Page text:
The first thing you have to decide is what platform you're going to run. If you just want to use your desktop computer to try out your pages on before you upload to your website, then you'll want to use one of the many Windows options. If you want to run a stand-alone server, possibly connecting it to the outside world, then your best bet is to use a Linux-based system as all your software will be open source - crucially this means free! Because the software for a Linux-based system is all free and Open Source, these are the most commonly used systems for Web Servers, but just because your site is on a Linux machine doesn't mean you can't run it on your Windows desktop.
Step 1: Decide what sort of web site do you want to buildWeb sites come in a number of programming flavours, the most popular are:
- HTML - static pages, built using simple HTML (or XHTML) code;
- PHP - pages built with simple HTML, and incorporating PHP scripting code to add greater functionality to the site (including connecting to databases);
- ASP or ASP.NET - pages built with simple HTML, and incorporating Microsoft's scripting to add greater functionality to the site (including connecting to databases). Most developers use VBScript for Classic ASP, however other scripting languages can be used. ASP.NET supports any .NET language (most commonly VB.NET or C#);
Your next decision is whether or not you need a database - or might like to add one at a later date. Again, there are a number of flavours available:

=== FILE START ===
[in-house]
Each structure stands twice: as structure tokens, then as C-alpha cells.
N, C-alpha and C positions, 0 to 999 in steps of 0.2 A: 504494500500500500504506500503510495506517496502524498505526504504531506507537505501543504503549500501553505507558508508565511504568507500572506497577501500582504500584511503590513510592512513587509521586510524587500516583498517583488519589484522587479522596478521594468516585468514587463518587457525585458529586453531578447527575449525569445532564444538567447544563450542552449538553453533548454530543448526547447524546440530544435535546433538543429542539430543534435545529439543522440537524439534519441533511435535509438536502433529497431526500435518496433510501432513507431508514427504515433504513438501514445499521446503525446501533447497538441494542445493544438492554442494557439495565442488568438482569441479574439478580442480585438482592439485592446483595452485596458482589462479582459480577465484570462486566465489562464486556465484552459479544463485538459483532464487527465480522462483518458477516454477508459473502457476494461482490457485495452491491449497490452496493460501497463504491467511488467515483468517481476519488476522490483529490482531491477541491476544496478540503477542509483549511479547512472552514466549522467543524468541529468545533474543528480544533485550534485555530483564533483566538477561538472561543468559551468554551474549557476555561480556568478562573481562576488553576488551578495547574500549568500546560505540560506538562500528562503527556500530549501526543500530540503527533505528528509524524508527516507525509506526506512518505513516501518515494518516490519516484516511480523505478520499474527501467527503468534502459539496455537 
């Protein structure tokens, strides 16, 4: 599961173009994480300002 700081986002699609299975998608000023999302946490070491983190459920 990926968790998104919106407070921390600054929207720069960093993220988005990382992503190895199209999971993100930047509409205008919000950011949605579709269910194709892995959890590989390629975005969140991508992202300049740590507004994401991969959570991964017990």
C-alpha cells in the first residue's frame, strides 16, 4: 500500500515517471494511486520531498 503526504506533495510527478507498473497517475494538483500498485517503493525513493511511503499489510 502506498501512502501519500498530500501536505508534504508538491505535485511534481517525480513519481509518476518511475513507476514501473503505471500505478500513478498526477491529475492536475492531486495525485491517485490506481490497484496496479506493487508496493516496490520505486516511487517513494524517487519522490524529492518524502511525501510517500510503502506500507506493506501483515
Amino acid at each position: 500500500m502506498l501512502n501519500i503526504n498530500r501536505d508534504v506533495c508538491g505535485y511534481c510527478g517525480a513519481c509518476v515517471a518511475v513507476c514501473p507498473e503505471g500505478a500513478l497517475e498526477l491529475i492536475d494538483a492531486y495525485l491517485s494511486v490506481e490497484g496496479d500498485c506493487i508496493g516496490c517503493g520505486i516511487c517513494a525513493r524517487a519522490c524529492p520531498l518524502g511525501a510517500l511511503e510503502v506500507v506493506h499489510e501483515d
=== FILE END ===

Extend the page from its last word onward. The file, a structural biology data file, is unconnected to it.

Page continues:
- MS Access - not really ideal, unless you are sure that the database isn't going to become particularly large. MS Access is only available on Windows servers;
- MS SQL - used exculsively on Windows servers, this provides a more stable database environment for larger sites. MS SQL databases tend to be more expensive, and you will have to buy the server software to install on your own setup;
- MySQL - available on both Windows and Linux (so you can have Linux hosting but run your own test site on your Windows desktop). MySQL is currently free Open Source, however the product was bought in the tail end of 2010 by Sun and the development community fears that they may start to charge for the server software in the future;
As already mentioned you can use Windows or Linux for your server. If you've only got a desktop PC or laptop and just want a test bed for a single site, or your site is hosted on a Windows server, then your options are:
Step 2: Decide what type of server you're going to use
- WIMP - Windows, IIS (Internet Information Server), MySQL/MS Access/MS SQL, PHP;
- WIMA - Windows, IIS (Internet Information Server), MySQL/MS Access/ MS SQL, ASP (or ASP.NET);
- WAMP - Windows, Apache Web Server, MySQL, PHP;
If you've got an unused PC that you can safely reformat, and your site is hosted on Linux, then your need to set up a LAMP server (Linux, Apache Web Server, MySQL, PHP).
If your site is hosted on Linux, but you're setting up a server on your Windows desktop don't panic. You can use either WIMP or WAMP - the most important thing is make sure that you use the same database server technology as your hosts and the same programming language. So if you're on Linux with your hosts, you need MySQL on your own server.